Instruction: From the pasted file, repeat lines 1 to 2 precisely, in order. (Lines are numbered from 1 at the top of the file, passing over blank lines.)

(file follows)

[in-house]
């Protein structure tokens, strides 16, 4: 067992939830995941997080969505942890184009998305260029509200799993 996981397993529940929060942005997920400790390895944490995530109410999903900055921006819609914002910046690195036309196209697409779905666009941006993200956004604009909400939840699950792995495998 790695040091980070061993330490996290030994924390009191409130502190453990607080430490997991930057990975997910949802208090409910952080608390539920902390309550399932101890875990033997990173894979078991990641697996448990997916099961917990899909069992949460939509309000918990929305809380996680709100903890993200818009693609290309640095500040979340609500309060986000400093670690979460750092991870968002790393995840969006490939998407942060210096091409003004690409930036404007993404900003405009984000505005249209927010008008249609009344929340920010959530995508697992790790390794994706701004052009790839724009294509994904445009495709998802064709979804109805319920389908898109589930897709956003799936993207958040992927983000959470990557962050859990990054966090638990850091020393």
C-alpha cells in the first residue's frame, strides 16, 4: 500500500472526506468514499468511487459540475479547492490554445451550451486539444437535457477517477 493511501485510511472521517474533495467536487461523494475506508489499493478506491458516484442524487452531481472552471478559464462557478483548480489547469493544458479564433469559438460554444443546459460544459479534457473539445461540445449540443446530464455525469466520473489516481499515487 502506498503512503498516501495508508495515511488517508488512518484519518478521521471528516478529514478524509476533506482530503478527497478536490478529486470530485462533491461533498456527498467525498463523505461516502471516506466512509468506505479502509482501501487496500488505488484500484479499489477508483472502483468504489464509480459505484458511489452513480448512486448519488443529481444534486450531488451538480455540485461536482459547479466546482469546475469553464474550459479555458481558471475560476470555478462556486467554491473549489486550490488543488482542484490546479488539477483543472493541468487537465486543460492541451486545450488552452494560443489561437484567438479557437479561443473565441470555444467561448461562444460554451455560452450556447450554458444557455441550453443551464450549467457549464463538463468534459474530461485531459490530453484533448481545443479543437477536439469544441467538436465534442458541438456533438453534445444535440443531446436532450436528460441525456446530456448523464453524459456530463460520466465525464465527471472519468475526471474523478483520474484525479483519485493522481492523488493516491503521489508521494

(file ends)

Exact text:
[in-house]
């Protein structure tokens, strides 16, 4: 067992939830995941997080969505942890184009998305260029509200799993 996981397993529940929060942005997920400790390895944490995530109410999903900055921006819609914002910046690195036309196209697409779905666009941006993200956004604009909400939840699950792995495998 790695040091980070061993330490996290030994924390009191409130502190453990607080430490997991930057990975997910949802208090409910952080608390539920902390309550399932101890875990033997990173894979078991990641697996448990997916099961917990899909069992949460939509309000918990929305809380996680709100903890993200818009693609290309640095500040979340609500309060986000400093670690979460750092991870968002790393995840969006490939998407942060210096091409003004690409930036404007993404900003405009984000505005249209927010008008249609009344929340920010959530995508697992790790390794994706701004052009790839724009294509994904445009495709998802064709979804109805319920389908898109589930897709956003799936993207958040992927983000959470990557962050859990990054966090638990850091020393």